One key reason to ditch Google products is the company’s stance on privacy. If you’re concerned about Google harvesting your data for whatever use it deems acceptable, there’s an excellent alternative: Proton Calendar.

Proton was founded on the idea of enhancing user privacy, and the company develops a range of apps that achieve this. Proton Calendar is just one, and it’s an excellent option if you believe your schedule should stay safe from prying eyes.

Your events are secured by end-to-end encryption, and events sent from other apps get fortified with zero-knowledge encryption, meaning not even Proton can view events, their locations, attendees, and more. But it’s not just about privacy — Proton Calendar works across devices, supports reminders, ties up with Proton Mail for secure email, and has a ton of customization options, too.

There’s no need to pay for Proton Calendar if you don’t want to, as the free version lets you add three calendars to the app. If you opt for the paid-for edition, that number expands to 25 calendars, and you can share your calendars with friends, colleagues, and anyone else. If privacy is a priority for you, this app is a clear winner.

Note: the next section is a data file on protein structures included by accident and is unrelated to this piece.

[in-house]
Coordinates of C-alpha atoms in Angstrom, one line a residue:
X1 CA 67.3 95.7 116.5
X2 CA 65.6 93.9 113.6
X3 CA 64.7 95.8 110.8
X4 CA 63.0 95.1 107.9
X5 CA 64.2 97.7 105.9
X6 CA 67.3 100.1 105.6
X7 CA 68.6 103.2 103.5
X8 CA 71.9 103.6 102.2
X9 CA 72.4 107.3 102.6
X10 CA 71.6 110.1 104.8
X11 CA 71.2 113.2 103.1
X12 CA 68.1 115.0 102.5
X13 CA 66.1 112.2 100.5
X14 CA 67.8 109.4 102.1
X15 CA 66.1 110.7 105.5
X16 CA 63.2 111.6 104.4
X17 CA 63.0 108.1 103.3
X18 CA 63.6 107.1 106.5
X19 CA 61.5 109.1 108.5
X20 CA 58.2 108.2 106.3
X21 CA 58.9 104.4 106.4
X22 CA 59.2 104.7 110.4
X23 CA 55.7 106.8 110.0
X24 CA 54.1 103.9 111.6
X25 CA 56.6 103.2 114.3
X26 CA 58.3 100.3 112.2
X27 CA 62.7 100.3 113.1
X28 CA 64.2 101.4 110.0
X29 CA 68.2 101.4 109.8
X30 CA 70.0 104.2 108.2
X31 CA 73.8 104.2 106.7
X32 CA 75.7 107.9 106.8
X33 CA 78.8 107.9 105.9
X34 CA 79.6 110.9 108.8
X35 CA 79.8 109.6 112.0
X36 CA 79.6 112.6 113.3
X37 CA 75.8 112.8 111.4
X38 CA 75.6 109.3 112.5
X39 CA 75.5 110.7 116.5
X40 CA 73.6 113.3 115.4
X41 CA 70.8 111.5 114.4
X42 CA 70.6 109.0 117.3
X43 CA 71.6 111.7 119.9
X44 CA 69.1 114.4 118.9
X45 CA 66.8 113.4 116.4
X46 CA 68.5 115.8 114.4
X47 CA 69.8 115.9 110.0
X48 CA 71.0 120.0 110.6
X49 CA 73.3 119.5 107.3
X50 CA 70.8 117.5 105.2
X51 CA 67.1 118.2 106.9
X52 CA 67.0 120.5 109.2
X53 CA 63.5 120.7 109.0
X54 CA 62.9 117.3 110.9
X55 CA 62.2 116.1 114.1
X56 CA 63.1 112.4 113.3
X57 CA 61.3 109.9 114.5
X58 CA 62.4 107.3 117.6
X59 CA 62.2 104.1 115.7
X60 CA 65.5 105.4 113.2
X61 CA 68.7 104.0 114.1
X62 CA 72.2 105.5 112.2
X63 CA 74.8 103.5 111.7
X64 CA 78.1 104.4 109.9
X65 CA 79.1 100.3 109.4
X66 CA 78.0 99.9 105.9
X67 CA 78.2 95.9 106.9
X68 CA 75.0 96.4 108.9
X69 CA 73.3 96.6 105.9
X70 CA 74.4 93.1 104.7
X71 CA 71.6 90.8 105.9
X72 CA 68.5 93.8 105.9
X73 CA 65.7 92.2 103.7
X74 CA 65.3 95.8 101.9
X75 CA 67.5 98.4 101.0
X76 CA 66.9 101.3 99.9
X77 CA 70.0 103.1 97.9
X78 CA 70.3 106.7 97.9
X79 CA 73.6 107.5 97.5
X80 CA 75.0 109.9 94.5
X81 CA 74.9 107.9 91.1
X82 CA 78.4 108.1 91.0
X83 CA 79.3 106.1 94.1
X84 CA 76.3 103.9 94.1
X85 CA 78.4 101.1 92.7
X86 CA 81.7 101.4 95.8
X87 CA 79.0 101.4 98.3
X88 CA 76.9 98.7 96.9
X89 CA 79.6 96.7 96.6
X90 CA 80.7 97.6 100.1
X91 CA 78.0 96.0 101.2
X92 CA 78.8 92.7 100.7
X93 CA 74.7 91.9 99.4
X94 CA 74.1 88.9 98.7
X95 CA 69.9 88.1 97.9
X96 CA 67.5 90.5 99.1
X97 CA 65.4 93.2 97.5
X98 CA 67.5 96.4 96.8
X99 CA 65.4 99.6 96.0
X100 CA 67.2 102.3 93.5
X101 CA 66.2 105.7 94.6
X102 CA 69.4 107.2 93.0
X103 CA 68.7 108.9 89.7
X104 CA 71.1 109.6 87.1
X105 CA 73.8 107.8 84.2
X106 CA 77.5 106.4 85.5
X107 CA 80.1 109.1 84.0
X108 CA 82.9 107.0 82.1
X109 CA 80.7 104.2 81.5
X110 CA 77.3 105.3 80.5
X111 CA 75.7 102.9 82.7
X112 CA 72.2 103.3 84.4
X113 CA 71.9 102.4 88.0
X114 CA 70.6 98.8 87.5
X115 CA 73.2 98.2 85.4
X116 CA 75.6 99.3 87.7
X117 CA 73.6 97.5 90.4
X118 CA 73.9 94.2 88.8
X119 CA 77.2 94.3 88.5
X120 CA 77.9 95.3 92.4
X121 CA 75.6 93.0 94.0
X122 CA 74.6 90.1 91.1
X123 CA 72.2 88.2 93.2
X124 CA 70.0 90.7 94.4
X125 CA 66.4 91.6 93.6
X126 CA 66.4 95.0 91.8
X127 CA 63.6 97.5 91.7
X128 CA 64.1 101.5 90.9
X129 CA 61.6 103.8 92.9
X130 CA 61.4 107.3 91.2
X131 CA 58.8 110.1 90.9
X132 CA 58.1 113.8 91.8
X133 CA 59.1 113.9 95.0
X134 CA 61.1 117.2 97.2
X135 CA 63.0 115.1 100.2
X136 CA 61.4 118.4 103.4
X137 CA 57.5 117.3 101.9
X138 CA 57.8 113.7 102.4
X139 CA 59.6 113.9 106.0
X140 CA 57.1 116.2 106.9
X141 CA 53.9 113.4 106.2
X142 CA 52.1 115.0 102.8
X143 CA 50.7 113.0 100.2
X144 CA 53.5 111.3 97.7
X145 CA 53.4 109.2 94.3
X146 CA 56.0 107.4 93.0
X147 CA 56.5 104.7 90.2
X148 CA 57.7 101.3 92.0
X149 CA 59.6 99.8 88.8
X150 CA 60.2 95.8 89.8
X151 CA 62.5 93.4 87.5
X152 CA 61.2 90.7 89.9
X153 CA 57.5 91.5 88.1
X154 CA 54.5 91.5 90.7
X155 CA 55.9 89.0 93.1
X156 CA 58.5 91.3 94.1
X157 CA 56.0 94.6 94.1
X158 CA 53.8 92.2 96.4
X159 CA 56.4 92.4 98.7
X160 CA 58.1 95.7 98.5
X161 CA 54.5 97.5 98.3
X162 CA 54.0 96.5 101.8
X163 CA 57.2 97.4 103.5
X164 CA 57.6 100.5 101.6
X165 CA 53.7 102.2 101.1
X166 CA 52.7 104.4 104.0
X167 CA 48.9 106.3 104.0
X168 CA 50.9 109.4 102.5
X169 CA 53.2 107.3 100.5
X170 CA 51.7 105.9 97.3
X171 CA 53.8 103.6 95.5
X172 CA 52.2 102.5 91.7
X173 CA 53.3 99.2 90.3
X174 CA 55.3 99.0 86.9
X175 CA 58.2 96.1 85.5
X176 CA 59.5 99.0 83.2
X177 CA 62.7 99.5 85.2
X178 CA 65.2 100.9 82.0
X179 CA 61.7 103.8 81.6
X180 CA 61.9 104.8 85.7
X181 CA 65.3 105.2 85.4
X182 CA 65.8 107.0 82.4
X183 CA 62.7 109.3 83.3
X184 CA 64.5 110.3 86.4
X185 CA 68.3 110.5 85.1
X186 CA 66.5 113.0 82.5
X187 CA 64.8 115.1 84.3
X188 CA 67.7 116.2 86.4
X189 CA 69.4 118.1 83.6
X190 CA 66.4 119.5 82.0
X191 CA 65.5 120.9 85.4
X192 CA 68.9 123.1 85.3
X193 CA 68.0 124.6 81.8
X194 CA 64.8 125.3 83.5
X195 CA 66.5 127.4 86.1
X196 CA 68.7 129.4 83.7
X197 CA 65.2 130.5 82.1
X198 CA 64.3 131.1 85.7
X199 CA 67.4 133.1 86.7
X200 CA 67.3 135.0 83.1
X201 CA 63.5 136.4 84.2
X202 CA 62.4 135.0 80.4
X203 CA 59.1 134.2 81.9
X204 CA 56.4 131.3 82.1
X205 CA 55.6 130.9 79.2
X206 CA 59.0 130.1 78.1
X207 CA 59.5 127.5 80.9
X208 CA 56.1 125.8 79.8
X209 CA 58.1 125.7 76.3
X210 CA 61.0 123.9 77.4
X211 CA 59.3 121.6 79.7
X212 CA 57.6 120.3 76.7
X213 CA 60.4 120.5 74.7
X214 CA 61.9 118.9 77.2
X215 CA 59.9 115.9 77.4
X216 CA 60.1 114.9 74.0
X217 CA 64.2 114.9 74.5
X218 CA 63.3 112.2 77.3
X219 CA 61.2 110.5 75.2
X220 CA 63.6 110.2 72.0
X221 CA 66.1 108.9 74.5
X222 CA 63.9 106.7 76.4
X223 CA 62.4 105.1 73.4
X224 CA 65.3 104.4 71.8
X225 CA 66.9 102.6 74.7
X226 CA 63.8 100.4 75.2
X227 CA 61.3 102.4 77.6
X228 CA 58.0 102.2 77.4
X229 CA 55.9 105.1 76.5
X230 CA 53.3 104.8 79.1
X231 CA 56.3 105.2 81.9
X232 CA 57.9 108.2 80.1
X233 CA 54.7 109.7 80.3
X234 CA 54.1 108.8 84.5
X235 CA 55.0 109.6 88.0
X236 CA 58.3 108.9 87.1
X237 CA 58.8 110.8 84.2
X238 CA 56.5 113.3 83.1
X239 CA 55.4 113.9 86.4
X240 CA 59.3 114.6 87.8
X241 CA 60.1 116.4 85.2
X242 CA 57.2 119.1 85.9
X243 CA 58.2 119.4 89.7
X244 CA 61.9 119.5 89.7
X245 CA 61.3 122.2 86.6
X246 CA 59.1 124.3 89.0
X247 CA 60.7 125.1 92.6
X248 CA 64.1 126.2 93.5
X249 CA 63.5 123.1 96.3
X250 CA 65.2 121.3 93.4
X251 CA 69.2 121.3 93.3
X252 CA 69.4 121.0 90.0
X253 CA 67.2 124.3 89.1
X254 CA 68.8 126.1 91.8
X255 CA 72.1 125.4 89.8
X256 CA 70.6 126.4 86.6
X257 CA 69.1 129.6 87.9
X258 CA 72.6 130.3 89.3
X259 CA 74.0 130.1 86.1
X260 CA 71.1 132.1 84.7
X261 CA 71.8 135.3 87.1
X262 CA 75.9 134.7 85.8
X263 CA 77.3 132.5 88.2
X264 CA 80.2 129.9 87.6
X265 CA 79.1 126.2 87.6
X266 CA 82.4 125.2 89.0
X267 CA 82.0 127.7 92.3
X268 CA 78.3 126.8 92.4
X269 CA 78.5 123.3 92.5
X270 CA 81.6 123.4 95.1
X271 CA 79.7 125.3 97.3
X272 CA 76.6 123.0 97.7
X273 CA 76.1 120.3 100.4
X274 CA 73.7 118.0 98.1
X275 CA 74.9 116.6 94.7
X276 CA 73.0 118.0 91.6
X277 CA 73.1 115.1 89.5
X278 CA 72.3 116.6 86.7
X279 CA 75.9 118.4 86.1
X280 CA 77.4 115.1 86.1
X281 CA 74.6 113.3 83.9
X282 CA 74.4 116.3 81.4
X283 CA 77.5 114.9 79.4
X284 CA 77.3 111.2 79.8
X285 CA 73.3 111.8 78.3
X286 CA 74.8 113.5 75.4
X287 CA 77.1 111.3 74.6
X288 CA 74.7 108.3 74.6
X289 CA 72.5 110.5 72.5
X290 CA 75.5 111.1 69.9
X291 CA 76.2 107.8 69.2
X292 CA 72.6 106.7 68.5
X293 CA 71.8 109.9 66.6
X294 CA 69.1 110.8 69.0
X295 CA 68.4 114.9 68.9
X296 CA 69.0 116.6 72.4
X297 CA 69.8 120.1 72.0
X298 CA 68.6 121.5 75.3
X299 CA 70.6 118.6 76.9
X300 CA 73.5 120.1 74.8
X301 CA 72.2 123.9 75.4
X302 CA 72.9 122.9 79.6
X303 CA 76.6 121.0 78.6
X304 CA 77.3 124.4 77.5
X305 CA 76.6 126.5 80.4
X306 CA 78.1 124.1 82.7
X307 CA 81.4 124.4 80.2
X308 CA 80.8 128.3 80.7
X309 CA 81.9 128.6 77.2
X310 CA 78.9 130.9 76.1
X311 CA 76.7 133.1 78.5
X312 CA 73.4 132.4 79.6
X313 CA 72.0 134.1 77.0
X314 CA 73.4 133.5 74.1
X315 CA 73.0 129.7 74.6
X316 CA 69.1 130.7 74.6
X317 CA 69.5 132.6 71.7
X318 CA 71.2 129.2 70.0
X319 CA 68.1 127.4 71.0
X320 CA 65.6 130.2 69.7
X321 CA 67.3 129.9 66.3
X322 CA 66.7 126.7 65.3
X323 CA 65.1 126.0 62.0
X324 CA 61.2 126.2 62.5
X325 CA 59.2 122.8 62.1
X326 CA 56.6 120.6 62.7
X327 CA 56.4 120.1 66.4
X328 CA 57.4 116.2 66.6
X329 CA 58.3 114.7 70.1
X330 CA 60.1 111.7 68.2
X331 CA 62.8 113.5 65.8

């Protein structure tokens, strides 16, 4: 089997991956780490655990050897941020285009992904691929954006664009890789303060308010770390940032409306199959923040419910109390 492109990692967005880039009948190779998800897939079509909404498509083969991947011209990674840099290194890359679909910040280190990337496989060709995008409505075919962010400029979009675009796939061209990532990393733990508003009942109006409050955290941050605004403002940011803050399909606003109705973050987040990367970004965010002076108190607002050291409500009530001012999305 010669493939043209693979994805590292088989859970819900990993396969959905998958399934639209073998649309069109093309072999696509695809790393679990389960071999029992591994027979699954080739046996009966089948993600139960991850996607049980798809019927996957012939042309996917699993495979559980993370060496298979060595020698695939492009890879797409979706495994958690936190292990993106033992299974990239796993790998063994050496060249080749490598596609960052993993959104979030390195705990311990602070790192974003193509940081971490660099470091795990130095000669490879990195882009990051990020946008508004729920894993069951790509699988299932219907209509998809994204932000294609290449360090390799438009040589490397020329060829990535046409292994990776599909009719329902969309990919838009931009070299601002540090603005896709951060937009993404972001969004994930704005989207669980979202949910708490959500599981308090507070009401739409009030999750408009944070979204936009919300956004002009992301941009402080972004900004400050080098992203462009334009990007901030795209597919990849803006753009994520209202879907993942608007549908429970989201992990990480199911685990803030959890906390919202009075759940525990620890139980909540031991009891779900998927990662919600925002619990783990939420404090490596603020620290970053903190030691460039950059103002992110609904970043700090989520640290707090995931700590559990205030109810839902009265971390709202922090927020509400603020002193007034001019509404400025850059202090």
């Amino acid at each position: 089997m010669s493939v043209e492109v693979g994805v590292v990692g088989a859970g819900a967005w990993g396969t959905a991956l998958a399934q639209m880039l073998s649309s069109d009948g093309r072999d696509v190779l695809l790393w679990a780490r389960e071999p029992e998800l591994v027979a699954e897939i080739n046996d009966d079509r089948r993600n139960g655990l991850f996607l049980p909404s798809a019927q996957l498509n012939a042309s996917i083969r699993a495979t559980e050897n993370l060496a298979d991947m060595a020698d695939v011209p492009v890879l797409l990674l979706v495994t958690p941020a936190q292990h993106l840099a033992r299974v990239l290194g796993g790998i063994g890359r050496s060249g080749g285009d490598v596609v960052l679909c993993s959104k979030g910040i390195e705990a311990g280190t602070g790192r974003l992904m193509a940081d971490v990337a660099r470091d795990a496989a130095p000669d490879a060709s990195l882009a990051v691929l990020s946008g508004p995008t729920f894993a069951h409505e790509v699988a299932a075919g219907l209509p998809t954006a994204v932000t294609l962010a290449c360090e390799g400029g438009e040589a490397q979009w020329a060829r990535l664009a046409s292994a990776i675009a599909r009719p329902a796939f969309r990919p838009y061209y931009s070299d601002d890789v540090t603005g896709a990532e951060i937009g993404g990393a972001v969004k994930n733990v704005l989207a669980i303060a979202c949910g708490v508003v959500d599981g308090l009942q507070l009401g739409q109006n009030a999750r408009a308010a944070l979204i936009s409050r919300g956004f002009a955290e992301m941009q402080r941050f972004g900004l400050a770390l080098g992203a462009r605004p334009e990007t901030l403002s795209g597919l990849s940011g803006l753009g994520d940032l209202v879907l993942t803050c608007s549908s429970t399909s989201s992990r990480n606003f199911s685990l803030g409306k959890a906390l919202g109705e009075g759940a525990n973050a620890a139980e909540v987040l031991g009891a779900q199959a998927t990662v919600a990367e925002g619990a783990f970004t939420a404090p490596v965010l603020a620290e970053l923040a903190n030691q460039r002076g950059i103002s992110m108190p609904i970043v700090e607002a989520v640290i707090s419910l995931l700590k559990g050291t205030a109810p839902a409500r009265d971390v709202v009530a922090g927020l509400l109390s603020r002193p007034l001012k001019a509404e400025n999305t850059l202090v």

Notion Calendar

The Notion Calendar app.

You might think of Notion as a fantastic app for creating documents and managing your projects, but it also now offers an excellent calendar to help you stay on schedule. It’s beautifully designed to keep everything easy to see at a glance, and it integrates with tools like Google Meet, Zoom, the Arc browser, and more. We also love how you can see your day’s schedule from a quick click of the app’s menu bar icon on macOS.

You can automatically block out slots across all your calendars, ensuring there are no conflicts because you didn’t see an appointment on one calendar. It integrates neatly with Notion’s other offerings, so you can see and edit project deadlines and timelines without needing to leave the calendar.

That means Notion Calendar has a lot to offer. If you want to get started, there’s a desktop app for macOS and Windows, plus an iOS app (it’s not yet on Android). Or you can manage your events on the web if you prefer.

Microsoft Outlook Calendar

A tablet and a phone showing the calendar feature in the Outlook app.

Given how popular Microsoft’s Outlook email service is, chances are you’re familiar with how it works. The good news is that if you use the company’s email, you get its calendar bundled in as well. And it’s a great alternative to Google Calendar.